Governor Andre warns of action against those who committed acts of corruption with Covid-19 funding

Sharlien Tjambari

The Governor of Erongo, Cllr. Neville Andre, called upon the Anti-Corruption Commission of Namibia (ACC) this week to probe alleged corruption and other malpractices that occurred in the Erongo Region’s Covid-19 infrastructure funding projects. The investigation must target both public officials and private sector individuals.

Governor Andre during January visited three schools in the Omaruru education circuit to see these schools are geared up for Covid-19 safety protocols when learners re-turned. He expected to see ablution facilities constructed by Government-funded Covid-19 infrastructure grants. He also expected to see personal protection equipment (PPE) and other items for Co-vid-19 safety procured under Government’s Covid-19 infrastructure grants.
Instead, the Governor realised in some in-stances the infra-structure is not in place, or only partially in place or procured. In some instances, payments were made, but those who had to deliver the goods or services allegedly did not perform.
“Clearly what we gathered on the ground was that there is serious lack of monitoring development projects. We have also found that payments were signed off but does not corroborate with the actual progress of the work we witnessed.
There are clear incidences where bribery by some of the contractors are suspected. We have learnt that in some instances officials were bribed with offers for fish, if they signed off payments without the work delivered in full”, Cllr. Andre explained during a media briefing at the Office of the Governor of Erongo in Swakopmund earlier this week.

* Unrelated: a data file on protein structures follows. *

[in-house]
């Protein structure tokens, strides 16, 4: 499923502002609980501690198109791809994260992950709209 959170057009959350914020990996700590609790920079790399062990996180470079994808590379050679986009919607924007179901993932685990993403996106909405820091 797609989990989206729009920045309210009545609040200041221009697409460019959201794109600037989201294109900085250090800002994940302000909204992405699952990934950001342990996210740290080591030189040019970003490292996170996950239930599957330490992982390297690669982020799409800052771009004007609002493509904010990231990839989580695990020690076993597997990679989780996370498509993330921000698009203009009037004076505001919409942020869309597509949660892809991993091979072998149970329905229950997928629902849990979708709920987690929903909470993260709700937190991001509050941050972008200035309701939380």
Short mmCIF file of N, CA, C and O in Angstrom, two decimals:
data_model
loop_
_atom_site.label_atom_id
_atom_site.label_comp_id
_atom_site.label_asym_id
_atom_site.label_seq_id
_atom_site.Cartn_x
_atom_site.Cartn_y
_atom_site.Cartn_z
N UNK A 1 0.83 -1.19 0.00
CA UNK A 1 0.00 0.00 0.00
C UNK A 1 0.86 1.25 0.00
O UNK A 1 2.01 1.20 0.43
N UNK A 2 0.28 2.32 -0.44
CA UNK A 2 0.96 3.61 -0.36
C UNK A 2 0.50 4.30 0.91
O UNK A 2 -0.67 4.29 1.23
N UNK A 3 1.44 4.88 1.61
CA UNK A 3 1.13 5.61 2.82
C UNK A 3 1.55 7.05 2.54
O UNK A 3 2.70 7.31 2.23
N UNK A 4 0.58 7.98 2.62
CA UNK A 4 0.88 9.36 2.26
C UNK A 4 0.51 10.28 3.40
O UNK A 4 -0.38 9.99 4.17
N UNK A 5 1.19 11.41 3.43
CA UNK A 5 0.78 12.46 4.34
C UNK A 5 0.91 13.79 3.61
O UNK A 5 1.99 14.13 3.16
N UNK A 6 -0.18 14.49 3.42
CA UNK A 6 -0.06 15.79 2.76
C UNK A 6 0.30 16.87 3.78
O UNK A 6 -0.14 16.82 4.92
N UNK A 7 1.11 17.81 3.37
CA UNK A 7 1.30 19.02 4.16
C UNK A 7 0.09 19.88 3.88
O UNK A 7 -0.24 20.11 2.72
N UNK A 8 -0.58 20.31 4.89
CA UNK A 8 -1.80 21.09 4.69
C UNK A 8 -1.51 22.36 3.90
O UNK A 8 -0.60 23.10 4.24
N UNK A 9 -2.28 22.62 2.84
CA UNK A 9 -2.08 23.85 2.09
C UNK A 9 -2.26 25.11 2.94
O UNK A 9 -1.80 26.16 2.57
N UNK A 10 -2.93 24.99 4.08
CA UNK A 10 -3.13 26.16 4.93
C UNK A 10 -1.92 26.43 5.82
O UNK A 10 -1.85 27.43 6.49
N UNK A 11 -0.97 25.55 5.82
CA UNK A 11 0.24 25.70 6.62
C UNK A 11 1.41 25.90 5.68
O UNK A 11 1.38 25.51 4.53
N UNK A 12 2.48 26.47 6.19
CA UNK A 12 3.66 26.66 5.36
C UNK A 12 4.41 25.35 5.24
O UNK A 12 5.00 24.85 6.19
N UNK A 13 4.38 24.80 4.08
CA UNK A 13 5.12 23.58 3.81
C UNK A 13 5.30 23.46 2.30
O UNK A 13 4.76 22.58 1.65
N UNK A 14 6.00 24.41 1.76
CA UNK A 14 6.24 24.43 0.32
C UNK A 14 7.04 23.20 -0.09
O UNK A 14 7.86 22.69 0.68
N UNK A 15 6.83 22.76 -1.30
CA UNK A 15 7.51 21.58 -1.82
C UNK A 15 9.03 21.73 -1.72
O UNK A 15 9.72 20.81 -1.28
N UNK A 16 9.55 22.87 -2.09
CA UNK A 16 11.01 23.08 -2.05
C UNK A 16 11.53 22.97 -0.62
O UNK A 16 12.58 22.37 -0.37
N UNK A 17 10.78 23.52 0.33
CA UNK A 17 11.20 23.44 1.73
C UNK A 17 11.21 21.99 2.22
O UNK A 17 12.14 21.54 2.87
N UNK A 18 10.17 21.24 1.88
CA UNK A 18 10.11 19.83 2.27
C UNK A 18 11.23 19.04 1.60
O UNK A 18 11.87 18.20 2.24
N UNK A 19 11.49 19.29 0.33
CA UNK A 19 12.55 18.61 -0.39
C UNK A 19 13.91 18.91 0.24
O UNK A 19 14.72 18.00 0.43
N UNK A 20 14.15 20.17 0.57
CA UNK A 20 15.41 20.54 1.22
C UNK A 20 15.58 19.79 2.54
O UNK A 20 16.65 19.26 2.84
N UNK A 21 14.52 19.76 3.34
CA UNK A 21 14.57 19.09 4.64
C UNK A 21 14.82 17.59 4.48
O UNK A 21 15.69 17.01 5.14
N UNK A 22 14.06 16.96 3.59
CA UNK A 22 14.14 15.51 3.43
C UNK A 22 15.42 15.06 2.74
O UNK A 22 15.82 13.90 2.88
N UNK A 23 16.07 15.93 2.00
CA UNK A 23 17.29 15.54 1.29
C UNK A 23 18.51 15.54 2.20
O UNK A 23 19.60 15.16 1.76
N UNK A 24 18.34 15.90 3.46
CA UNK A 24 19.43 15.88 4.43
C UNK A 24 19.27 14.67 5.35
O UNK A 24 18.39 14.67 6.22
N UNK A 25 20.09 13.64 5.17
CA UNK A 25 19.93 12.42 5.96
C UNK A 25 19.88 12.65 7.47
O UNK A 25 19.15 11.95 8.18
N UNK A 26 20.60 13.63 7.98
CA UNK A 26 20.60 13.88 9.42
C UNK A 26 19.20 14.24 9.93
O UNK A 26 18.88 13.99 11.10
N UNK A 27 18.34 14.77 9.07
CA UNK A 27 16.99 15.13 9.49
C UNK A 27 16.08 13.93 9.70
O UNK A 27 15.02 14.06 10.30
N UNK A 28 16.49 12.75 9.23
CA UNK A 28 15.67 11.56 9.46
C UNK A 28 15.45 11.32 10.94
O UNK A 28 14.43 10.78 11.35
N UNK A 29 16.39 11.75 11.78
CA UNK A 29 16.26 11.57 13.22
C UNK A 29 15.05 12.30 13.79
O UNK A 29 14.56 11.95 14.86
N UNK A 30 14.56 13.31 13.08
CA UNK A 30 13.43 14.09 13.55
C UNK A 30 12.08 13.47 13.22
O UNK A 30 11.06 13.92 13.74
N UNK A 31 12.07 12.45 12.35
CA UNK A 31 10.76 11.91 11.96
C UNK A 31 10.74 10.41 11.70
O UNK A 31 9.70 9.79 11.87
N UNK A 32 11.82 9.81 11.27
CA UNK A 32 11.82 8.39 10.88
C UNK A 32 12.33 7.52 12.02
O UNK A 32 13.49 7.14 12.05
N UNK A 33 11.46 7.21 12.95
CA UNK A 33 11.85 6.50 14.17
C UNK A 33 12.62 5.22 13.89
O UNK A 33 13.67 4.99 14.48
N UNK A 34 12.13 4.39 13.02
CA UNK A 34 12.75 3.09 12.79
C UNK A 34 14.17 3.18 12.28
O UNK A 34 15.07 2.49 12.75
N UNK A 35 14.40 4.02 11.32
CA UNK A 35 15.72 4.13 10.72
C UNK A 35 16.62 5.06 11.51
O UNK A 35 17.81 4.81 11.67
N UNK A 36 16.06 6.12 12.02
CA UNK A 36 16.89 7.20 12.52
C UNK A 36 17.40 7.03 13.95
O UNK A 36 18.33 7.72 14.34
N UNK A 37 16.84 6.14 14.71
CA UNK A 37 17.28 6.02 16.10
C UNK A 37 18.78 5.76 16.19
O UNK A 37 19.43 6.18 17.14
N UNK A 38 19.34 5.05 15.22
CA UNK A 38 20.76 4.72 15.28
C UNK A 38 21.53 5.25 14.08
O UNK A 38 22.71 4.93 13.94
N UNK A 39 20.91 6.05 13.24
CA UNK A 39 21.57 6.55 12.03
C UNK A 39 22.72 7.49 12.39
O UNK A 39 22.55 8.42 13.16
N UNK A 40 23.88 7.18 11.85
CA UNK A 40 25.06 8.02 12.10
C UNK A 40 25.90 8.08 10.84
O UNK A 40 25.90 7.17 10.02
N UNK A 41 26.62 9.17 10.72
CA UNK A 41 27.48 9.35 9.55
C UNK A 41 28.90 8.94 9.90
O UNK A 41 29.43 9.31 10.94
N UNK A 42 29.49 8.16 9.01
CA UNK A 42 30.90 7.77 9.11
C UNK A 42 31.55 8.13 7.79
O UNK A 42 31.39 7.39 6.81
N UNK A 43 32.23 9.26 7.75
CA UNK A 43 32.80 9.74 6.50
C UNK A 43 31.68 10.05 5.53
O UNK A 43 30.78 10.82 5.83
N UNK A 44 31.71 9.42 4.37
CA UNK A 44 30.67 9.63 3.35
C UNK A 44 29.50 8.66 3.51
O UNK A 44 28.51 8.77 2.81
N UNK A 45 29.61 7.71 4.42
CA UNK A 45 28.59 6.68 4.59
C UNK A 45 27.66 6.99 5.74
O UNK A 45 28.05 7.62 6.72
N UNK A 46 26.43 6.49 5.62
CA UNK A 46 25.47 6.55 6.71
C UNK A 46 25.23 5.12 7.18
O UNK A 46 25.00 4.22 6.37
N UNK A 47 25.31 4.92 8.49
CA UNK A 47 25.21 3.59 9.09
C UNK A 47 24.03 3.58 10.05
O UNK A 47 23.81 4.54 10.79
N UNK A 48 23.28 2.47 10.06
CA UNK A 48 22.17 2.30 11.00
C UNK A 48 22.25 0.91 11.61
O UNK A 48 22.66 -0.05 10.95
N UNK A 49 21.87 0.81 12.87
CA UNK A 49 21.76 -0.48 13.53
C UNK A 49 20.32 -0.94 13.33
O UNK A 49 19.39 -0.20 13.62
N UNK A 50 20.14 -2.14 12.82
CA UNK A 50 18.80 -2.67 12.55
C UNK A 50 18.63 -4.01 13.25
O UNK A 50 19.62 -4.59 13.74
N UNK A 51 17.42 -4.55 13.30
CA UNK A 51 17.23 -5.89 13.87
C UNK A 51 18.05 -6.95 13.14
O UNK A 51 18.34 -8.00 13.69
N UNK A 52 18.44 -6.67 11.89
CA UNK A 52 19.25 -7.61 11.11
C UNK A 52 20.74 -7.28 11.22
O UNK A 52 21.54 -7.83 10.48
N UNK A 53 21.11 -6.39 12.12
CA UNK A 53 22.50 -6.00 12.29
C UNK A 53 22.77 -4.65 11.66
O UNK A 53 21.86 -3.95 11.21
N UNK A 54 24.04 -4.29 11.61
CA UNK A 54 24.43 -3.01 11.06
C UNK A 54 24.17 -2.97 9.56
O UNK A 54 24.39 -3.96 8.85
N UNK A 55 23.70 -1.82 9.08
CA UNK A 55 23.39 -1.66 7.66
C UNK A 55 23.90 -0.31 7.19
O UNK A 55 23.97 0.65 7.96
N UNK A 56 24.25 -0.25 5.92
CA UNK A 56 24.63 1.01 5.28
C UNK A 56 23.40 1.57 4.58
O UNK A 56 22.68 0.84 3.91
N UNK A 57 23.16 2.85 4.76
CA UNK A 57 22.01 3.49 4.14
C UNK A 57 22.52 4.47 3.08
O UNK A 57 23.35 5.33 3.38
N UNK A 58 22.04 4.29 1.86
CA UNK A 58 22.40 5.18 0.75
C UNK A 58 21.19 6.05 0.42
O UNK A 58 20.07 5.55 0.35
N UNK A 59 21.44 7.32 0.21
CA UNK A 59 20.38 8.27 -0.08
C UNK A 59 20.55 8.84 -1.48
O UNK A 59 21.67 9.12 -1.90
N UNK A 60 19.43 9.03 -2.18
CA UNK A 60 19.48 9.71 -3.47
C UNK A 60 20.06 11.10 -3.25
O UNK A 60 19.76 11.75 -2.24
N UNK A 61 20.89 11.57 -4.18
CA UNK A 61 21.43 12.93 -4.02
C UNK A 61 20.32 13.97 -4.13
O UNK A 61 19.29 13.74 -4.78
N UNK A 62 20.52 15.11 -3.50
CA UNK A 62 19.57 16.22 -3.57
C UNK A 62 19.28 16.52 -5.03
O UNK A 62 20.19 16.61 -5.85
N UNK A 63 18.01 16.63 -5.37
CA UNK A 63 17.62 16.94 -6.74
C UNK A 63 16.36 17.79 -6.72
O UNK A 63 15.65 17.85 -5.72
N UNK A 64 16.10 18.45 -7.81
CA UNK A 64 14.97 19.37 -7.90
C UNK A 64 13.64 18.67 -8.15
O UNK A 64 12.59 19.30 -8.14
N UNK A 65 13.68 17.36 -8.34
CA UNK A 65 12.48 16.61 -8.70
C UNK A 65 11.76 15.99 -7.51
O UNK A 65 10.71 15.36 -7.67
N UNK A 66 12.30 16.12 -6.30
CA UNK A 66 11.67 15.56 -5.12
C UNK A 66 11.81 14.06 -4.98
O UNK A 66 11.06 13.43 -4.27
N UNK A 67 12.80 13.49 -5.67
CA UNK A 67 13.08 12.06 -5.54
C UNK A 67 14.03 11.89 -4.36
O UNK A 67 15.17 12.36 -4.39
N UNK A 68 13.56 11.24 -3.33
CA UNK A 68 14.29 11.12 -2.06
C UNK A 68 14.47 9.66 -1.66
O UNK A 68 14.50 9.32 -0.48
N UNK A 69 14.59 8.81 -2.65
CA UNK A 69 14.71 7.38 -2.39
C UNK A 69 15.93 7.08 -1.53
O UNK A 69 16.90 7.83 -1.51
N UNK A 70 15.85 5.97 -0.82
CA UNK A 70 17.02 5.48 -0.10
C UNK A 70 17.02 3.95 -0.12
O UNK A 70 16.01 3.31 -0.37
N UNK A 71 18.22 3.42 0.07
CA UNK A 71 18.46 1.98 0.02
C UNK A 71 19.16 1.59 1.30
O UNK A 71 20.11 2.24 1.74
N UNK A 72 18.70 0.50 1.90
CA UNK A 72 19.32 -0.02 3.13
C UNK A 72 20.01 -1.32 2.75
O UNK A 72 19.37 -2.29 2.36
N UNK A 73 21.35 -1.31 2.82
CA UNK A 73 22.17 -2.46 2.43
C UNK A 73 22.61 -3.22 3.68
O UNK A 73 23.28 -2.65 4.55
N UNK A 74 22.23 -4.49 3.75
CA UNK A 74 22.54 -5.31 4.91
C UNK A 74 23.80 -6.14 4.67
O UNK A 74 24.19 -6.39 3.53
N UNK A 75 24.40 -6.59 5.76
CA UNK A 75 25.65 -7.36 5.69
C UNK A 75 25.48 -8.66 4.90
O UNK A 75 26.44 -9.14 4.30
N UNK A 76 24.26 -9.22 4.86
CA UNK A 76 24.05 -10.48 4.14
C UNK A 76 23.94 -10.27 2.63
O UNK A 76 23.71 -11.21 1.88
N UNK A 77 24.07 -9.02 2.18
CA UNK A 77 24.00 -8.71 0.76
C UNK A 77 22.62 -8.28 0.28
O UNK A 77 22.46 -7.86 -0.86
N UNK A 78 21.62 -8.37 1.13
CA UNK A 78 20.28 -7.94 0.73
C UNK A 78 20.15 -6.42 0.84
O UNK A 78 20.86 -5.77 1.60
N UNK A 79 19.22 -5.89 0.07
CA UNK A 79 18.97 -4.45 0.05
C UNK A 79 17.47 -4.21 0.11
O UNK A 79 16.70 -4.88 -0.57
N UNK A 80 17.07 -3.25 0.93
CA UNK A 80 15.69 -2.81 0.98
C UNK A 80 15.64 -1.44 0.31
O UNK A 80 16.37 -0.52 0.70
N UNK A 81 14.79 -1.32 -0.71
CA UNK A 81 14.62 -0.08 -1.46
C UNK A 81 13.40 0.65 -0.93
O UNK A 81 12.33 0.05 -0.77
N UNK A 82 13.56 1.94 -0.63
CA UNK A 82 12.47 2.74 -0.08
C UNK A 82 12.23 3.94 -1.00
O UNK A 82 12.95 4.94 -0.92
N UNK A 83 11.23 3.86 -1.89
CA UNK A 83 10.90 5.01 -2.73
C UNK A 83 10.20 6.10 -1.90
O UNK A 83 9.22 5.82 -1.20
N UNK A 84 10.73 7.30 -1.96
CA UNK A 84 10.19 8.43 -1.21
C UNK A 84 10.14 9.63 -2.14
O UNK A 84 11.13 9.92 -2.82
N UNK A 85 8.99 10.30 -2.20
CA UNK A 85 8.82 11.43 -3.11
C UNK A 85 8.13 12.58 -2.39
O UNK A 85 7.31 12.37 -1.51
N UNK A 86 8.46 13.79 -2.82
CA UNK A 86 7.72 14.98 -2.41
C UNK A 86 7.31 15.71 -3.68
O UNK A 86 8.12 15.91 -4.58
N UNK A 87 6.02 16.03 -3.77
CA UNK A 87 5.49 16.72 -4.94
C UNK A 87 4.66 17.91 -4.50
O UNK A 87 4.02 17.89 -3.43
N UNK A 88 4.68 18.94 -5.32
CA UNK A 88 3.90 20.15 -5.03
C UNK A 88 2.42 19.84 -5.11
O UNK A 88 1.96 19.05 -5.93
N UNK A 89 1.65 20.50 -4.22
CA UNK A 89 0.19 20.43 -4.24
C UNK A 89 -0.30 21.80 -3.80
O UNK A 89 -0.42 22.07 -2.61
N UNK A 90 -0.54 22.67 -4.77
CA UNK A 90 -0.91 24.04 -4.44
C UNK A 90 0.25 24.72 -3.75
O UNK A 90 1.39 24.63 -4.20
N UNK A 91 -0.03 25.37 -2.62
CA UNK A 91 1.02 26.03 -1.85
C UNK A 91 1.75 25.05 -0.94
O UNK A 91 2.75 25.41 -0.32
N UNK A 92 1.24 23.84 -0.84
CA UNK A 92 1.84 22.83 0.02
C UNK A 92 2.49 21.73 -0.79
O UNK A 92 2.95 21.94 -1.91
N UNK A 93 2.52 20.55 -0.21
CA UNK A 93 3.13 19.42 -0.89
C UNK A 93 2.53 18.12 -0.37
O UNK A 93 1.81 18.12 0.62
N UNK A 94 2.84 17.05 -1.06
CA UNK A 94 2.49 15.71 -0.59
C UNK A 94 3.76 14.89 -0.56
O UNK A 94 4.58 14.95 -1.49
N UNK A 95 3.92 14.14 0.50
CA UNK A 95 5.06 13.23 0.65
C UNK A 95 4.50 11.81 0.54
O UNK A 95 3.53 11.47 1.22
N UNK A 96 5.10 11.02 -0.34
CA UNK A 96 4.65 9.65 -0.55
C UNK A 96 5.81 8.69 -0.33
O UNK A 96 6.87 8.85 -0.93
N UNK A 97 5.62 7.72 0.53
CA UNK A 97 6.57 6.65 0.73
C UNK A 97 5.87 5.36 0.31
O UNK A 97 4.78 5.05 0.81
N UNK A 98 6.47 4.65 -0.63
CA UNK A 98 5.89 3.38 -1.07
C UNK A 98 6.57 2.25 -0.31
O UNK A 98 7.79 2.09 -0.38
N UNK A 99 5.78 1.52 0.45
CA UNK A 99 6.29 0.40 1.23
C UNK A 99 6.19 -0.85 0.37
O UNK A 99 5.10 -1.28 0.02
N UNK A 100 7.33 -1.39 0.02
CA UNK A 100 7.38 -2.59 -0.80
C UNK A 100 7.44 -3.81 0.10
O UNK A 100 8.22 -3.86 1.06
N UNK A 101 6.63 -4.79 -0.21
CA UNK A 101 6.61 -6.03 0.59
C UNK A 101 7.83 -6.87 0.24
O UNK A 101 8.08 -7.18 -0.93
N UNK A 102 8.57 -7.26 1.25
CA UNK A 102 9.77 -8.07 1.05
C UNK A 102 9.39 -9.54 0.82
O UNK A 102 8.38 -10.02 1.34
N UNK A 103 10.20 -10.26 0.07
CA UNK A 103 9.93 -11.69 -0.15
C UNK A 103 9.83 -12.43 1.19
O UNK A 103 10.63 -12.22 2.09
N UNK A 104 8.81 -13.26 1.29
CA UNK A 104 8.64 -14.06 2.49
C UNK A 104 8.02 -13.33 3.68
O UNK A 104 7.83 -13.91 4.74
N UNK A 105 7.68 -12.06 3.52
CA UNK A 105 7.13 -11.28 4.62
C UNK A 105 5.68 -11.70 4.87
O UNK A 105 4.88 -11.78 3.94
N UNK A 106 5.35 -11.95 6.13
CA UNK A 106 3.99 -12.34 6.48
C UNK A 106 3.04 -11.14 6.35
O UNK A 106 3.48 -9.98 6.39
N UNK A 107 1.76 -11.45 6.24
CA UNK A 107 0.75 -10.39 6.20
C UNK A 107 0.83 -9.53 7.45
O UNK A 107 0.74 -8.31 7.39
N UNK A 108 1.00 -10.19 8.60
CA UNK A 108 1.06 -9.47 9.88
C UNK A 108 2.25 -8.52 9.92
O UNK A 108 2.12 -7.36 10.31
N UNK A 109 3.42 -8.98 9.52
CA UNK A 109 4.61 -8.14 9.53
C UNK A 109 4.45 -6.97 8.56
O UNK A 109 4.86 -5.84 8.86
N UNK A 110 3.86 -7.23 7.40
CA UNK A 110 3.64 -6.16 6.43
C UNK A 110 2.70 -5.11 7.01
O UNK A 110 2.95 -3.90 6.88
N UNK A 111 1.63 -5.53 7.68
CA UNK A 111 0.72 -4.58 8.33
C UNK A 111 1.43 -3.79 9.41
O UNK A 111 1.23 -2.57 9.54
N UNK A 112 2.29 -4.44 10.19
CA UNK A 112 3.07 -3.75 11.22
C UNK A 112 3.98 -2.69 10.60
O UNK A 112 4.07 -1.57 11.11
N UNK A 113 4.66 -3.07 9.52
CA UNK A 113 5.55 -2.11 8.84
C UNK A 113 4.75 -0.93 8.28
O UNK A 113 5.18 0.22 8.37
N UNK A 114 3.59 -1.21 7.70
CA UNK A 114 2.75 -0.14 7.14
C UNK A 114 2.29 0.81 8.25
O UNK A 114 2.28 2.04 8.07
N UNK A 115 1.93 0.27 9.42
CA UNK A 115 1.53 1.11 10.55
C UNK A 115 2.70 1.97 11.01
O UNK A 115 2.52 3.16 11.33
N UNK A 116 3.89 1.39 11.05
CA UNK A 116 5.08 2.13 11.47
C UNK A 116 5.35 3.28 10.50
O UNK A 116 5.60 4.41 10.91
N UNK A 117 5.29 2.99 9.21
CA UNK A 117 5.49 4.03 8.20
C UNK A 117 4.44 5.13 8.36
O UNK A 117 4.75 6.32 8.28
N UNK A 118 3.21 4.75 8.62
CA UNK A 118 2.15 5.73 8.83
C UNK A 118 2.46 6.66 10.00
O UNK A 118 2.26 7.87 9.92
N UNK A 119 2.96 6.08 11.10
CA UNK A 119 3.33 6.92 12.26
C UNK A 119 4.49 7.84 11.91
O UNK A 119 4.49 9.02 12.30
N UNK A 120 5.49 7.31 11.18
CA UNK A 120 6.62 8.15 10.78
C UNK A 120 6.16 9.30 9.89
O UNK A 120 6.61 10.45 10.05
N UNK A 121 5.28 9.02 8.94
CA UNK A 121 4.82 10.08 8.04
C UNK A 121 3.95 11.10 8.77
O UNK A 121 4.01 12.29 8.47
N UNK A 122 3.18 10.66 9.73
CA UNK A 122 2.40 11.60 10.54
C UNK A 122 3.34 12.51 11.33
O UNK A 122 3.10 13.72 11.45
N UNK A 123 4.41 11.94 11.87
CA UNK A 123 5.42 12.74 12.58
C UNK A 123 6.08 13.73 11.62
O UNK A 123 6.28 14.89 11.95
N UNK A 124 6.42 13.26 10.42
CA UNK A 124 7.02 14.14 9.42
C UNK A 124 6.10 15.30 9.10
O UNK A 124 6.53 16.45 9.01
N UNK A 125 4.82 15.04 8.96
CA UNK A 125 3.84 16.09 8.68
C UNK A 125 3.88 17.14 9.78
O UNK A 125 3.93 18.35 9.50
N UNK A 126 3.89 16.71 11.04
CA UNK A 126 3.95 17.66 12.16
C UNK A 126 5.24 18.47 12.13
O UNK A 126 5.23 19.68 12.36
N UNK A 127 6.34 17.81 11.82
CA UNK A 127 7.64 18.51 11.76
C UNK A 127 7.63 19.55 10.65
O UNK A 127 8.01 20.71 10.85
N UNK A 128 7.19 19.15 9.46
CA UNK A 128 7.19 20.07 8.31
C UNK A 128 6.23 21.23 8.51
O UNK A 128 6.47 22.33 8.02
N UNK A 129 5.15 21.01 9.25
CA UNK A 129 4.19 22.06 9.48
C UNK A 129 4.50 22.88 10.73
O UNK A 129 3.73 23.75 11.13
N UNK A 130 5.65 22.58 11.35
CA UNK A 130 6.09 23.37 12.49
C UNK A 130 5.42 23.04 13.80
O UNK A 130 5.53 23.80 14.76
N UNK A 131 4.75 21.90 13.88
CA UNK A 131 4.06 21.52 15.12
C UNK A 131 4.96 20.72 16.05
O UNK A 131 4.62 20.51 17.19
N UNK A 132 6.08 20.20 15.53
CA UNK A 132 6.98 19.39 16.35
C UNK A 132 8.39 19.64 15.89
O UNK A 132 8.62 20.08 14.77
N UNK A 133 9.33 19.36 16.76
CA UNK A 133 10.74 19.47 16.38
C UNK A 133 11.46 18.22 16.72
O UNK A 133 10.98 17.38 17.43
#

Governor Andre called on Government officials to desist from any forms of corruption or related mal-practices. At the same time, he warned both Government officials and private sector individuals that they will be held liable if an ACC probe finds any traces of corruption or other criminal-related discrepancies.
“I would like to extent a warning to private companies, that approach government officials to indulge in corrupt practices or to desist from such practices if confronted with it. I would also like to extent a stern warning to anyone who involves themselves in any corrupt practice within our region. My Office will cooperate with all relevant institutions, such as the ACC, to bring such culprits to book”, said the Governor.
A statement reads: Corruption is perpetrated and causes economic damages when principles of good governance and systems are not being adhered to. Both in public and the private sector there is a need for commitment to the principles of good governance, whereby those entrusted with fiduciary responsibilities display a degree of loyalty, honesty, transparency, and account-ability. It is against this back-ground that my Office must ensure that incidences of corruption do not take place in the region and in doing so uphold the principles of good governance.
My Office is serious and committed to root our corrupt practices from this region. We can no longer tolerate a situation where public monies, earmarked for development, ends up into the coffers of unpatriotic Namibians.
These individuals in turn deprive the Namibian child of quality education and proper infrastructure to learn in a productive and conducive environment. This needs to stop, and the process starts here today with this submission to the Anti-Corruption Com-mission”, the Governor concluded.
In attendance at the briefing was the Chief Public Education and Corruption Officer of the Anti-Corruption Commission, Mr. To-bias Amoonga, and the Director of Education in Erongo Region, Mrs. Ernfriede Stephanus.

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